RE: sorry all
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- Date: Mon, 24 Nov 2003 19:56:19 -0600
- From: "McGranahan, Jamen" <JMcGranahan@xxxxxxxxxx>
- Subject: RE: sorry all
Let me throw in my two-cents worth: There is an organization that has
attempted to establish standards for Web designing -- W3C. You can have
your pages validated by their site, which I have done a time or two. They
also have a validation source for CSS pages and for making sure your pages
are ADA-compatible. I find it very useful. I just wish all of the
browser-makers complied & adhered with this (most do). My thinking is that
if I can have all of my pages W3C compliant, using their XHTML validator,
and my CSS source code validate, AND have all of my pages ADA-compatible
according to W3C, then I've done all I can do. As Elizabeth has stated,
we'll never be able to please and/or satisfy everyone because of all of the
different hardware/software combinations.
Systems Services Librarian
Waggoner Library/Trevecca Nazarene University
From: Elizabeth Thomsen [mailto:et@xxxxxxxxxx]
Sent: Monday, November 24, 2003 7:03 PM
Subject: Re: sorry all
Oh, I think we all understand your crankiness (I would have called it
"frustration".) We've made a number of changes to our web catalog lately
all of which work flawlessly in my office, on my PC. Elsewhere, it's less
predictable. Actually, we did quite a bit of testing on different browsers
and with different settings, but the variety of hardware, operating systems,
browsers, options and resolutions that people can be using out there is
overwhelming. You can't test every possibility. And although we can
recommend certain software and settings, people have their own reasons for
using what they're using, and sometimes they're using workstations that are
not within their control.
And it's hard to support users with their problems, because they assume that
you're seeing whatever they're seeing, or not seeing, which probably isn't
the case. And, as I said before, public library patrons who haven't run
into problems with any other website don't want to be told they need to
change or upgrade anything just to use their library catalog.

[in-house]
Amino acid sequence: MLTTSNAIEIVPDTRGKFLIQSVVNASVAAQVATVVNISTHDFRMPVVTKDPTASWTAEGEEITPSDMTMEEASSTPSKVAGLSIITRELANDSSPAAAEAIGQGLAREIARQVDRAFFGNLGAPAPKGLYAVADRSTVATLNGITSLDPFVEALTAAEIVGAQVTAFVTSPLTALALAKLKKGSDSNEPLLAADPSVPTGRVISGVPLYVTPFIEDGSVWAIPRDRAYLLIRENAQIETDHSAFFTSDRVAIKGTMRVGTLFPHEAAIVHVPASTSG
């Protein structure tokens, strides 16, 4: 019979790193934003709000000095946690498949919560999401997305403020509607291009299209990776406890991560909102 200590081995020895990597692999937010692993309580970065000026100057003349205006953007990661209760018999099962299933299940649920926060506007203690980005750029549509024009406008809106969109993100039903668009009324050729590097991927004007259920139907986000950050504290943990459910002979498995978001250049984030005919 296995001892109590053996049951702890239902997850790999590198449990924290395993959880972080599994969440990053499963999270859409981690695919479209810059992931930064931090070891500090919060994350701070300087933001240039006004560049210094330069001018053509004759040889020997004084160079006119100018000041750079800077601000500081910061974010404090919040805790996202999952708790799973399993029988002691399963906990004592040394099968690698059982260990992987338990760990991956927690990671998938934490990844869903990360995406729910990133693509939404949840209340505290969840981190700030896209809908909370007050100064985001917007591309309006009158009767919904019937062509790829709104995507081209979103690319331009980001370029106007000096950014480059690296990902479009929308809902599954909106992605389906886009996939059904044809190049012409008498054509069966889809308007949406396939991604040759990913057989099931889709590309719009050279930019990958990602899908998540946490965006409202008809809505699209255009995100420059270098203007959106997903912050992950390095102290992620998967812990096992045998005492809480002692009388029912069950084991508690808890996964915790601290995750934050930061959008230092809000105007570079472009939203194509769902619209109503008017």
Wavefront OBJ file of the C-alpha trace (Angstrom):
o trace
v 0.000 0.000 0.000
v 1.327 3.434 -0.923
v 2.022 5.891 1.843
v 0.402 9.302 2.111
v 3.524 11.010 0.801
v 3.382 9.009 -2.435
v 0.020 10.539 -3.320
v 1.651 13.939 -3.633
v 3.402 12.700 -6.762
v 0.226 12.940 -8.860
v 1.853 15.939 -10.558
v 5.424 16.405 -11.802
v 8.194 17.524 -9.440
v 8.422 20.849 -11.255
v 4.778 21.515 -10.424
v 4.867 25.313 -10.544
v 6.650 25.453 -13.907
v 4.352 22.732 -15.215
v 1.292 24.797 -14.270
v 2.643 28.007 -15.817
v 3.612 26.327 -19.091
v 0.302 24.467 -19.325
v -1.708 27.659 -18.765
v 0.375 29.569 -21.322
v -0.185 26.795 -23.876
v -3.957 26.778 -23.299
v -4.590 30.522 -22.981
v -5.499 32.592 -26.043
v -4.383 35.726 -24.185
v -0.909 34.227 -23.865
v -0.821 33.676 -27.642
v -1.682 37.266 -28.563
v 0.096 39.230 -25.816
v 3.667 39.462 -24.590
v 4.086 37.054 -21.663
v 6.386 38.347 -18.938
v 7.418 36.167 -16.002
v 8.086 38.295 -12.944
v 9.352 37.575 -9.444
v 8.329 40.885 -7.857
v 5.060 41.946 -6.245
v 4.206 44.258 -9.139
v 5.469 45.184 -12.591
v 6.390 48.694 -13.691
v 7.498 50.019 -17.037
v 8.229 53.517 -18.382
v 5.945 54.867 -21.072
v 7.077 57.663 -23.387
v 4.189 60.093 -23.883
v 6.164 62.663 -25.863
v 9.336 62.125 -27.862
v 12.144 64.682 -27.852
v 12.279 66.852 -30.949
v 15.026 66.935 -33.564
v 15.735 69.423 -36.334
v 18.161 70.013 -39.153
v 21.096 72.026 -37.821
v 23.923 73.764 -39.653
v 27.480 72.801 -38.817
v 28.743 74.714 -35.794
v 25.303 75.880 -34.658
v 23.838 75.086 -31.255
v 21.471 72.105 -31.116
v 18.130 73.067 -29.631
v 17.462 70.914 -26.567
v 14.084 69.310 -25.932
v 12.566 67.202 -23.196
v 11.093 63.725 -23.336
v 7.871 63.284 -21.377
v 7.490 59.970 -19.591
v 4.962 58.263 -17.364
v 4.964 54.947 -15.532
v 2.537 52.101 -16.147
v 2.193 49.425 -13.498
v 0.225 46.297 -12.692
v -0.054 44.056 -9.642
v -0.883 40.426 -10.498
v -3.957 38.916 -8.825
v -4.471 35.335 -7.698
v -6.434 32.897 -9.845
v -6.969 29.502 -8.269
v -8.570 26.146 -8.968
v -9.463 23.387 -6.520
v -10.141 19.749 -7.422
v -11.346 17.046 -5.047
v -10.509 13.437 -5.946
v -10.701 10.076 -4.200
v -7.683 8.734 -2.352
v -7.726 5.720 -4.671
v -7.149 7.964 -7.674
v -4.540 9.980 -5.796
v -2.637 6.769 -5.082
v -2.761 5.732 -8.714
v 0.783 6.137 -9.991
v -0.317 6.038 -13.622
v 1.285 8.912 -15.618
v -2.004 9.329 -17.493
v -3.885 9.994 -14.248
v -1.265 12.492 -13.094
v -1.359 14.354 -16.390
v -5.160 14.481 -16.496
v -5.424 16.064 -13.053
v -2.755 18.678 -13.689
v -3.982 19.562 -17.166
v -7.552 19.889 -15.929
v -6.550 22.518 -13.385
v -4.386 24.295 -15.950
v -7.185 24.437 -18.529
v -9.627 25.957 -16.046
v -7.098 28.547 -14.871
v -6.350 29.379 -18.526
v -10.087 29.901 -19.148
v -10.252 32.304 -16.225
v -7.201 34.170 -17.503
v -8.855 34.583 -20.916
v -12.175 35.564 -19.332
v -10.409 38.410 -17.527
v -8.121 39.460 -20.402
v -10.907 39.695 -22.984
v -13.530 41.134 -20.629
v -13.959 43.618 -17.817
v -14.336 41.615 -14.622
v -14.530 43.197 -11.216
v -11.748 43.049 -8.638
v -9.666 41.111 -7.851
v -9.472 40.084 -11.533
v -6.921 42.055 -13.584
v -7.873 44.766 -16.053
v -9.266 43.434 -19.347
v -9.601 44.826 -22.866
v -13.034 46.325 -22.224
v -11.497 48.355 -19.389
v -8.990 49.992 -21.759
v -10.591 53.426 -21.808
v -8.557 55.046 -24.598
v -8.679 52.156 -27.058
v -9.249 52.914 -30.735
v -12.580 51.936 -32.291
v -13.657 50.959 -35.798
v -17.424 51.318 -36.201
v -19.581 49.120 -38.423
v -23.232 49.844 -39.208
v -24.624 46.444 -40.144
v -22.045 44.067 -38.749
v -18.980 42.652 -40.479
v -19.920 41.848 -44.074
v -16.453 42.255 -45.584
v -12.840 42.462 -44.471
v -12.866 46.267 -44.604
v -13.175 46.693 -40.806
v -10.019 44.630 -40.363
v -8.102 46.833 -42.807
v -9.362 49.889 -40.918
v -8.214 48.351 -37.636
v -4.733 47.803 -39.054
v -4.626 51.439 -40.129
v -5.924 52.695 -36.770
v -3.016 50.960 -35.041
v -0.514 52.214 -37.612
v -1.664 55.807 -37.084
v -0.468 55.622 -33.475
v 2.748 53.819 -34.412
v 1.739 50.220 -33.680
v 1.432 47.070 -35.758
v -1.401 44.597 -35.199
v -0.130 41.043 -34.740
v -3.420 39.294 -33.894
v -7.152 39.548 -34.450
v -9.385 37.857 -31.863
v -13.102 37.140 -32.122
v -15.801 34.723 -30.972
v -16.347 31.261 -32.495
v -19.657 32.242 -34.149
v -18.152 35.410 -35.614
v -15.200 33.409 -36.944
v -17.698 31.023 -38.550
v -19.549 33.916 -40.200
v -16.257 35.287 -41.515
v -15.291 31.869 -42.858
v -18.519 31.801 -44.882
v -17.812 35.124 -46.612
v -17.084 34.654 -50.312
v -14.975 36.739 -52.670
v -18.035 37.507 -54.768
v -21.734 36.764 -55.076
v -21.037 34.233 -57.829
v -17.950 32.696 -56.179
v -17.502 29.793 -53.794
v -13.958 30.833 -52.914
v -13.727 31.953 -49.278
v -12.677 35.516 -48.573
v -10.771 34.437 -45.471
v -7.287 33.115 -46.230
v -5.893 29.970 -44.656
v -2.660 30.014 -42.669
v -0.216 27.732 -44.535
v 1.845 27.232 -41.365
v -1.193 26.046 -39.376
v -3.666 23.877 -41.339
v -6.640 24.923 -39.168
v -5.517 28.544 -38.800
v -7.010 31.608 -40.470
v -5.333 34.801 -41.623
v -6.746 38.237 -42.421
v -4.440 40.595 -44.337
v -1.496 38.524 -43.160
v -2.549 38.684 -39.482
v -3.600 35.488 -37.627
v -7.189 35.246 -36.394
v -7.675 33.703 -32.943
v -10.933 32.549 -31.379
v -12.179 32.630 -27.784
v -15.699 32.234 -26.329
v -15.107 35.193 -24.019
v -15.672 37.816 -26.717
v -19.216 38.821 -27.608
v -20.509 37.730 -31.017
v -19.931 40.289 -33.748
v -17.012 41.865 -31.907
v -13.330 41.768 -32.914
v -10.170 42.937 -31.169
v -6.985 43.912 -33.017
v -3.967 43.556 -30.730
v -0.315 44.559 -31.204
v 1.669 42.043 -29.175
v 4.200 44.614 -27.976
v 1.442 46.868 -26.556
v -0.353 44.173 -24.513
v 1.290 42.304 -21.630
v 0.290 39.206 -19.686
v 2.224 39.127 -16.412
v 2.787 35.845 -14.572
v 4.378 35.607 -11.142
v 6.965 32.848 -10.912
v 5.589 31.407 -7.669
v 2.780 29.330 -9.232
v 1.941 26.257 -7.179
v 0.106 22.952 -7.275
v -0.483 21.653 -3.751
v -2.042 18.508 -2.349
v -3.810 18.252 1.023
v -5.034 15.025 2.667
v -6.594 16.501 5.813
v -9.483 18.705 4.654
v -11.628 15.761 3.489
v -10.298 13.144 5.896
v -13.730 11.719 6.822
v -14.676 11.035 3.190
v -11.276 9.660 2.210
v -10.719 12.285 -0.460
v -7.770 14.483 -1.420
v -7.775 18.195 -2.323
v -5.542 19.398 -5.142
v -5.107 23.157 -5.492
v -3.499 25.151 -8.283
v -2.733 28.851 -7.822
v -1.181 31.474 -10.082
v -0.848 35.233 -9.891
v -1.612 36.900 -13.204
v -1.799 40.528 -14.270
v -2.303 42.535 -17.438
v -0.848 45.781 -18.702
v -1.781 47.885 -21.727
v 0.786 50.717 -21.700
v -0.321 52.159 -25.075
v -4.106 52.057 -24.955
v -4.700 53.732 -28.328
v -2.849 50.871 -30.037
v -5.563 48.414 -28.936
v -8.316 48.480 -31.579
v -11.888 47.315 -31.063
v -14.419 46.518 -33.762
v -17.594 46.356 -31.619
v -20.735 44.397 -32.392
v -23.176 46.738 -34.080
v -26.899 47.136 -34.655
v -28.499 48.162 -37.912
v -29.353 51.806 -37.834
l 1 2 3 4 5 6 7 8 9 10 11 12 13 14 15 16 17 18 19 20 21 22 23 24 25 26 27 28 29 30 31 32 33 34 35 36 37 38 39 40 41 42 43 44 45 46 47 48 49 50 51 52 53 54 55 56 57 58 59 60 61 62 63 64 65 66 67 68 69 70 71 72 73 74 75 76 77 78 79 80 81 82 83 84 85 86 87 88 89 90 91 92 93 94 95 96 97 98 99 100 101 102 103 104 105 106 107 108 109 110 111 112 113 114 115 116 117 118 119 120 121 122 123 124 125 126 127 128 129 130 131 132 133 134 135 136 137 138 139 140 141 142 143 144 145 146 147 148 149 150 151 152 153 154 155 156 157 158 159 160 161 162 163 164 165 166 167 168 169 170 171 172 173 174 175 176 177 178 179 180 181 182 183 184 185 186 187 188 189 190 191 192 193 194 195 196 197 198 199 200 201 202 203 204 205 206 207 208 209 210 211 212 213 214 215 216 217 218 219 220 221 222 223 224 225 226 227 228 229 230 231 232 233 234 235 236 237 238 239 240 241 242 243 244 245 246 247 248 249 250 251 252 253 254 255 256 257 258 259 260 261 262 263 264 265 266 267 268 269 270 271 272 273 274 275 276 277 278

So, yes, we understand the frustration!
And I know that I hold two points of view on the web catalog that are
perhaps sometimes in conflict. I want III to make the web catalog strictly
cool new option, but I also want the catalog to be written so that it will
display and behave flawlessly with any browser, no matter how non-compliant
and no matter how it's configured.
Too much to ask?
On Mon, 24 Nov 2003, Barb Anderson wrote:
> Sorry about my crankiness regarding AOL. It affects a lot more than
> catalog access for us here--our University uses VPN for remote access and
> AOL feels that VPN is insecure and blocks it, so our users can't access
> databases, etc. if they are at home and using AOL. I find the concept of
> VPN being insecure puzzling since the first time I used it was at NASA...
> there are a couple of other ISPs that block VPN, but those I suspect have
> to do with system loads as they are either free or darned near.
> Barbara J. Anderson
> Library Systems Specialist
> Kelvin Smith Library
> Case Western Reserve University
> 11055 Euclid Ave.
> Cleveland, OH 44106-7151
> (voice) 216-368-2666
> (fax) 216-368-6506
> This message was distributed through the Innovative Users Group
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Elizabeth Thomsen, Member Services Manager
NOBLE: North of Boston Library Exchange
Danvers MA 01923
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